Natalie: To be a part of that many people on a New Zealand internet connection, always fun with a loud hungry cat in the background which was quite amusing because I was house sitting at the time. And then the second one we actually ran to people who were not in my community at all, through Facebook advertising. So we did a non-targeted fans and community Facebook advertising campaign and got around 600 people registered for that although [inaudible] [0:16:38] 300 turned up live.

That definitely wasn’t successful– as successful in terms of conversions because these people didn’t know me from a bar of soap. But the great thing is that now my community and since then some of those people have gone on to buy stuff and become a much more integral part. So when I come around to launching it this year, it’s highly likely that many of those people might be like yeah I am ready.

Steve: Can we talk about your Facebook campaign real quick. So how did you set that up and how did you– like how is it structured?

Natalie: So I hired an awesome lady who is actually in my highflier club and has become a good friend, but she is also extremely savvy on Facebook advertising so shout out to Marie Corner [ph]. And we just worked through what I wanted to achieve like my goals, how many registrations, how many people to the email list and worked through the kind of wording and the copy, and the imagery and what we really wanted and then she just set to work doing that.

I’ve done Facebook ads myself in the past but honestly, they are such a gold mine now and they have also become pretty complex and I think you really need to know your stuff. So I handed over to her, I said, “This is my budget, here is how much I am going to invest in you and you just go and make it happen.” So we used customized audience, downloaded my email list, did a really good job of that and targeted the likes of all the people that people think about when they are probably thinking about lifestyle entrepreneurship and me. So Tim Ferriss, Marie Forlio, Chris Decker and just a bunch of people that were really doing well that people would be searching on as well.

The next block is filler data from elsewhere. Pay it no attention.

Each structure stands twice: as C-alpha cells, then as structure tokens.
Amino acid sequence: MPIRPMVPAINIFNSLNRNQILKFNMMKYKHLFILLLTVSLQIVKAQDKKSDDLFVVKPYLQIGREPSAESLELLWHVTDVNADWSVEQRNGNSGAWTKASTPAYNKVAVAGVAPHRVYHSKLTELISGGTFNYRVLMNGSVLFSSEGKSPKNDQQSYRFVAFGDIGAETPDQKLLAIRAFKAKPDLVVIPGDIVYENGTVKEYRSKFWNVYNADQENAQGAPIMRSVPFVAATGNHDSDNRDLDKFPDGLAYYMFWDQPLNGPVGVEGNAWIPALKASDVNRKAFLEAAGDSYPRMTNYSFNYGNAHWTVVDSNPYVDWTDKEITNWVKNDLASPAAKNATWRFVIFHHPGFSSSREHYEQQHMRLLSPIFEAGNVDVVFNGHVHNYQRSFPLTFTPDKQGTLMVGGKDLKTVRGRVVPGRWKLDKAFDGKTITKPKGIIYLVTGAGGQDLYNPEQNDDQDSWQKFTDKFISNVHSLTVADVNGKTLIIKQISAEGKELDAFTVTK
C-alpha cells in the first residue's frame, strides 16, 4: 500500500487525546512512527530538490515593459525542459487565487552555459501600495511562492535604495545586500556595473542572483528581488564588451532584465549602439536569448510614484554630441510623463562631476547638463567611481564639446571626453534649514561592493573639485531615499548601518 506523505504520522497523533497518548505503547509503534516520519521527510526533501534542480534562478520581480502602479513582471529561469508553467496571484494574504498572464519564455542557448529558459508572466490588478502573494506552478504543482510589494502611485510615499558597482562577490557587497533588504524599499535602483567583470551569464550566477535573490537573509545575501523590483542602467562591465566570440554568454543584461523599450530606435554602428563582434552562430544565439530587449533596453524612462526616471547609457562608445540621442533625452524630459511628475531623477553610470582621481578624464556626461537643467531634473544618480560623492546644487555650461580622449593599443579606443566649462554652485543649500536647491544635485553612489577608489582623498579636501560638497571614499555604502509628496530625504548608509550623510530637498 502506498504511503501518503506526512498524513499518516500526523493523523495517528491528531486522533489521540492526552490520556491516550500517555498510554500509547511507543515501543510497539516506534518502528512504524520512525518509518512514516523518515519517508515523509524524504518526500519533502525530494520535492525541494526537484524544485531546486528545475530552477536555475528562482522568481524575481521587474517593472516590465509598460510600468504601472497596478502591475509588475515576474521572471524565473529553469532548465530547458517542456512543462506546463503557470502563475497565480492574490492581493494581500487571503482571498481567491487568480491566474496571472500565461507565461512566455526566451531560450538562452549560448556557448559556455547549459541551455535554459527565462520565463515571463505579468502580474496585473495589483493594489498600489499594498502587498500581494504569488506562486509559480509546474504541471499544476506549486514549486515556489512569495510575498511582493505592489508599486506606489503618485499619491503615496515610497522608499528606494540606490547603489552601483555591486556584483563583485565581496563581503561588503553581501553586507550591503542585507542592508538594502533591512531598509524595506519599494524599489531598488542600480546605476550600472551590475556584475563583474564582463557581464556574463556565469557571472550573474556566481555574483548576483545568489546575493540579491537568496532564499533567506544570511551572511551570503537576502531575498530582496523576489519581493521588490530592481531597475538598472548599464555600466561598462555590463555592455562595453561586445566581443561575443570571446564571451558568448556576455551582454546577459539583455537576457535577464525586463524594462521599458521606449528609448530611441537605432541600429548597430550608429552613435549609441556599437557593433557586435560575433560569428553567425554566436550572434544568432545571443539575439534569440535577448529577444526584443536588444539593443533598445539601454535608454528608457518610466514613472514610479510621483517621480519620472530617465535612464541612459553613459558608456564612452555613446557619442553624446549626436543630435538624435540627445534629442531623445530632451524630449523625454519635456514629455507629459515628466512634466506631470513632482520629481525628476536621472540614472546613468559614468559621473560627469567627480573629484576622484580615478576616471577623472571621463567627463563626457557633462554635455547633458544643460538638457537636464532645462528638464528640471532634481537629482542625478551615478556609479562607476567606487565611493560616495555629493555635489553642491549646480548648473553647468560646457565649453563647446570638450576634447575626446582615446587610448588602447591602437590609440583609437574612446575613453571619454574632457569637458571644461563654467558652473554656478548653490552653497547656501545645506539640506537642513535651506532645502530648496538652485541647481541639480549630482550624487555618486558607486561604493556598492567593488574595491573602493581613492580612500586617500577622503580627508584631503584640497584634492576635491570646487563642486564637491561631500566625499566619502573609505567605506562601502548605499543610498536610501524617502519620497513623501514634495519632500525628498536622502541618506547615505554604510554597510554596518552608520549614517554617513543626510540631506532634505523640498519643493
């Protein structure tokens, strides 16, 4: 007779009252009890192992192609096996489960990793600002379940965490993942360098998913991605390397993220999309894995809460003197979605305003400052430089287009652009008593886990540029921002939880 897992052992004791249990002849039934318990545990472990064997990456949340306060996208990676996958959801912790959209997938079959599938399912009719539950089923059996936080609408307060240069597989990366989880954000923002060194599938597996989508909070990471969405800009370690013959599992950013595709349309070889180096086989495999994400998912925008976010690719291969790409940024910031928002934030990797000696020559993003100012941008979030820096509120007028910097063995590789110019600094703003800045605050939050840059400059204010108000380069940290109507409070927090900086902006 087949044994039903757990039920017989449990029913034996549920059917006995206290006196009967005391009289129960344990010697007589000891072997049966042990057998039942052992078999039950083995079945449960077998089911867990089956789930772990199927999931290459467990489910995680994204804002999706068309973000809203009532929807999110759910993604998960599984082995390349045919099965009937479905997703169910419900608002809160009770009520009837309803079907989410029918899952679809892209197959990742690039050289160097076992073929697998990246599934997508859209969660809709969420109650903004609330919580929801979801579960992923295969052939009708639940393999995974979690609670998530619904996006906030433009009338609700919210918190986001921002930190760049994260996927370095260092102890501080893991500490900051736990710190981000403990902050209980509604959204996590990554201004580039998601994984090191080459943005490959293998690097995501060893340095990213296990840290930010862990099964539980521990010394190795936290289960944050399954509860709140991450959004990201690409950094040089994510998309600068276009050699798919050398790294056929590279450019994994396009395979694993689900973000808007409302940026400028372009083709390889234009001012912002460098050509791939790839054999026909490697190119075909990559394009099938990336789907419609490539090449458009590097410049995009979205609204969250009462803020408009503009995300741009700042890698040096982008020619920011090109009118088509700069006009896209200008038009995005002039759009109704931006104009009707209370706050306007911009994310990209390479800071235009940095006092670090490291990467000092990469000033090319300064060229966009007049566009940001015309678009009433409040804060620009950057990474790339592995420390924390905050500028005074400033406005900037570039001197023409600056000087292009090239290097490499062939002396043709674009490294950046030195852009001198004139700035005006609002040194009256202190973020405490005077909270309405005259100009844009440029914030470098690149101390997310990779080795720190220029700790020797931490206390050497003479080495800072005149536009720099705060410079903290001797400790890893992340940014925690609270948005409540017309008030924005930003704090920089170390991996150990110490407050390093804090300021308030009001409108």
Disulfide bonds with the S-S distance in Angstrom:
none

So yeah, it was great. It is also what I’m going to be using again in this launch because as much as I love and hate facebook in terms of advertising and targeting the right people, it’s a fantastic tool and vehicle to really get granular and know exactly who you are targeting and who is in your audience. And I know my audience demographic really well, so we can get very specific on that.

Steve: So I’m just curious, how much were you paying per sign up?

Natalie: We got it down to pretty amazing, actually to I think for the regular person, so it was anywhere between a dollar twenty and three dollars per sign up. And for somebody to come on to my email list, I think that’s more than worth it. Like this program is $1000 in value, so if you are spending $1000 and just one person signs up through that period then you’ve made your money back. But it depends, we actually had even less on clicks, on just likes and stuff but to actually join into the list and to be part of that or register, it was around that price and I was happy with that because my market and my category and industry is really competitive.

Steve: I think we are in the same market, which is why I was asking. So I have been paying around two fifty to three dollars per sign up.

Natalie: That’s good, that’s really good.

Steve: But the sign up rate is obviously for my course, I guess we are somewhere in that aspect. I sell the course; I teach people how to start eCommerce stores. And so what I do and I was just curious what you do, I send them to this email funnel where I basically teach them stuff, and if they like what they see then they sign up, but the conversion rate for that is a lot less than obviously the people that read my blog already and already know me. So just curious how you kind of track the conversions from your Facebook since they are so much longer term?